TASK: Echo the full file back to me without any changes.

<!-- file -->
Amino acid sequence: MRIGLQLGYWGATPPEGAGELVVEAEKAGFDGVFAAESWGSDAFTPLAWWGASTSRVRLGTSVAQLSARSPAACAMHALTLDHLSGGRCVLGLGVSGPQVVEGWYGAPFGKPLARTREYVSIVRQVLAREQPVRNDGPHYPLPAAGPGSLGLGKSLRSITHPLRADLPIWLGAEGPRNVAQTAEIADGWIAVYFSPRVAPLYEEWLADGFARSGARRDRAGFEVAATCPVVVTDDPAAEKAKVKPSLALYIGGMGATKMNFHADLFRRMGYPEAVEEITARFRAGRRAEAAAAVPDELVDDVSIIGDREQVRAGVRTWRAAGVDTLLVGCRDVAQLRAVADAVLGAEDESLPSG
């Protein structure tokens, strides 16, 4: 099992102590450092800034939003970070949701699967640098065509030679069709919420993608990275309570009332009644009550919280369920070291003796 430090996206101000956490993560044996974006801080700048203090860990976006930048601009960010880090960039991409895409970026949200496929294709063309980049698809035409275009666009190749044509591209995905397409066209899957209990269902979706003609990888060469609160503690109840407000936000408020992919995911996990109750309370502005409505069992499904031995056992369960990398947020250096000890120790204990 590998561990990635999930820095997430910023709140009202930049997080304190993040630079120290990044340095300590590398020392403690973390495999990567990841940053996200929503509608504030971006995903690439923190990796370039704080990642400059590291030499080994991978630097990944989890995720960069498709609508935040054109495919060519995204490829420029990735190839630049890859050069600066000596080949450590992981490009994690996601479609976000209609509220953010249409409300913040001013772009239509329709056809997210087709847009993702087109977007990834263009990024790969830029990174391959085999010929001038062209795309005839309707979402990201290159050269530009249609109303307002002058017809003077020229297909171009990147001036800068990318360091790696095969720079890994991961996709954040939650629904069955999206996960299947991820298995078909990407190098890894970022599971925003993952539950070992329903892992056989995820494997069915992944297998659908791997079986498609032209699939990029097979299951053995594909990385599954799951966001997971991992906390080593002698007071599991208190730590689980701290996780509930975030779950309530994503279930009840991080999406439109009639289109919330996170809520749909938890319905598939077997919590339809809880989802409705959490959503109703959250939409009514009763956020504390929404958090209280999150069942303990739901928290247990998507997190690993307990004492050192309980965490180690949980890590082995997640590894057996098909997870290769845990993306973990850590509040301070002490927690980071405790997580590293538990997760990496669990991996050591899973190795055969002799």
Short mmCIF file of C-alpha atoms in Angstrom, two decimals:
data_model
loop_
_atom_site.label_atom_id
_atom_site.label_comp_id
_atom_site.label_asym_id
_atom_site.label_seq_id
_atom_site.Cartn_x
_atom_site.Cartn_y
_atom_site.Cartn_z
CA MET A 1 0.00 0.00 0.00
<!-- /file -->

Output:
Amino acid sequence: MRIGLQLGYWGATPPEGAGELVVEAEKAGFDGVFAAESWGSDAFTPLAWWGASTSRVRLGTSVAQLSARSPAACAMHALTLDHLSGGRCVLGLGVSGPQVVEGWYGAPFGKPLARTREYVSIVRQVLAREQPVRNDGPHYPLPAAGPGSLGLGKSLRSITHPLRADLPIWLGAEGPRNVAQTAEIADGWIAVYFSPRVAPLYEEWLADGFARSGARRDRAGFEVAATCPVVVTDDPAAEKAKVKPSLALYIGGMGATKMNFHADLFRRMGYPEAVEEITARFRAGRRAEAAAAVPDELVDDVSIIGDREQVRAGVRTWRAAGVDTLLVGCRDVAQLRAVADAVLGAEDESLPSG
């Protein structure tokens, strides 16, 4: 099992102590450092800034939003970070949701699967640098065509030679069709919420993608990275309570009332009644009550919280369920070291003796 430090996206101000956490993560044996974006801080700048203090860990976006930048601009960010880090960039991409895409970026949200496929294709063309980049698809035409275009666009190749044509591209995905397409066209899957209990269902979706003609990888060469609160503690109840407000936000408020992919995911996990109750309370502005409505069992499904031995056992369960990398947020250096000890120790204990 590998561990990635999930820095997430910023709140009202930049997080304190993040630079120290990044340095300590590398020392403690973390495999990567990841940053996200929503509608504030971006995903690439923190990796370039704080990642400059590291030499080994991978630097990944989890995720960069498709609508935040054109495919060519995204490829420029990735190839630049890859050069600066000596080949450590992981490009994690996601479609976000209609509220953010249409409300913040001013772009239509329709056809997210087709847009993702087109977007990834263009990024790969830029990174391959085999010929001038062209795309005839309707979402990201290159050269530009249609109303307002002058017809003077020229297909171009990147001036800068990318360091790696095969720079890994991961996709954040939650629904069955999206996960299947991820298995078909990407190098890894970022599971925003993952539950070992329903892992056989995820494997069915992944297998659908791997079986498609032209699939990029097979299951053995594909990385599954799951966001997971991992906390080593002698007071599991208190730590689980701290996780509930975030779950309530994503279930009840991080999406439109009639289109919330996170809520749909938890319905598939077997919590339809809880989802409705959490959503109703959250939409009514009763956020504390929404958090209280999150069942303990739901928290247990998507997190690993307990004492050192309980965490180690949980890590082995997640590894057996098909997870290769845990993306973990850590509040301070002490927690980071405790997580590293538990997760990496669990991996050591899973190795055969002799």
Short mmCIF file of C-alpha atoms in Angstrom, two decimals:
data_model
loop_
_atom_site.label_atom_id
_atom_site.label_comp_id
_atom_site.label_asym_id
_atom_site.label_seq_id
_atom_site.Cartn_x
_atom_site.Cartn_y
_atom_site.Cartn_z
CA MET A 1 0.00 0.00 0.00